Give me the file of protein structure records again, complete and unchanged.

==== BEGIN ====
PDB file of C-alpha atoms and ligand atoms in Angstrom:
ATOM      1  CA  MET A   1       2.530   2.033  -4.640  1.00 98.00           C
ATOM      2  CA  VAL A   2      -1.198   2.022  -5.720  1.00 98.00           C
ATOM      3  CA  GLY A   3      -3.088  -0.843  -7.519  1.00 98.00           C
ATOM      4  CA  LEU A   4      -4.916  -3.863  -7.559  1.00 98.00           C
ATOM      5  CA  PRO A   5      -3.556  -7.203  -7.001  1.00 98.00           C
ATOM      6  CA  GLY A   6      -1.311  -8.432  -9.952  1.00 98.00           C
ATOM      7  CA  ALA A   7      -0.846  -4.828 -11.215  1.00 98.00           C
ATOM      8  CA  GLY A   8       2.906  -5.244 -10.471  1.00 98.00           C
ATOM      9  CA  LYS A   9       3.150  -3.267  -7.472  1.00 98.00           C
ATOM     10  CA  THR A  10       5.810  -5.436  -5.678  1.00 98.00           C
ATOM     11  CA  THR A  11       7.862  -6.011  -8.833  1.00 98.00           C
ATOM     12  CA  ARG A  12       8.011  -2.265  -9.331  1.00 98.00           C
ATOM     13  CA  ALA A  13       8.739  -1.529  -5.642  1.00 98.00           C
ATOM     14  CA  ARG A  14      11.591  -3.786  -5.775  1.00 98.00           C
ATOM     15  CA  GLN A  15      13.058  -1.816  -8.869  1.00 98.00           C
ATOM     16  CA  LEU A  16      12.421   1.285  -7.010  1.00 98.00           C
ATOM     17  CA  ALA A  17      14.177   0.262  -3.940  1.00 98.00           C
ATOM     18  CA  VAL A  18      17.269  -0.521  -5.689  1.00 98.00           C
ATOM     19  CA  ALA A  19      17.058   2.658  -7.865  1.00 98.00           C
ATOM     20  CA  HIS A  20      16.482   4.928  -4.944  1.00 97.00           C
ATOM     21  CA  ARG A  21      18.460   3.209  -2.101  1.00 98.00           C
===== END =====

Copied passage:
PDB file of C-alpha atoms and ligand atoms in Angstrom:
ATOM      1  CA  MET A   1       2.530   2.033  -4.640  1.00 98.00           C
ATOM      2  CA  VAL A   2      -1.198   2.022  -5.720  1.00 98.00           C
ATOM      3  CA  GLY A   3      -3.088  -0.843  -7.519  1.00 98.00           C
ATOM      4  CA  LEU A   4      -4.916  -3.863  -7.559  1.00 98.00           C
ATOM      5  CA  PRO A   5      -3.556  -7.203  -7.001  1.00 98.00           C
ATOM      6  CA  GLY A   6      -1.311  -8.432  -9.952  1.00 98.00           C
ATOM      7  CA  ALA A   7      -0.846  -4.828 -11.215  1.00 98.00           C
ATOM      8  CA  GLY A   8       2.906  -5.244 -10.471  1.00 98.00           C
ATOM      9  CA  LYS A   9       3.150  -3.267  -7.472  1.00 98.00           C
ATOM     10  CA  THR A  10       5.810  -5.436  -5.678  1.00 98.00           C
ATOM     11  CA  THR A  11       7.862  -6.011  -8.833  1.00 98.00           C
ATOM     12  CA  ARG A  12       8.011  -2.265  -9.331  1.00 98.00           C
ATOM     13  CA  ALA A  13       8.739  -1.529  -5.642  1.00 98.00           C
ATOM     14  CA  ARG A  14      11.591  -3.786  -5.775  1.00 98.00           C
ATOM     15  CA  GLN A  15      13.058  -1.816  -8.869  1.00 98.00           C
ATOM     16  CA  LEU A  16      12.421   1.285  -7.010  1.00 98.00           C
ATOM     17  CA  ALA A  17      14.177   0.262  -3.940  1.00 98.00           C
ATOM     18  CA  VAL A  18      17.269  -0.521  -5.689  1.00 98.00           C
ATOM     19  CA  ALA A  19      17.058   2.658  -7.865  1.00 98.00           C
ATOM     20  CA  HIS A  20      16.482   4.928  -4.944  1.00 97.00           C
ATOM     21  CA  ARG A  21      18.460   3.209  -2.101  1.00 98.00           C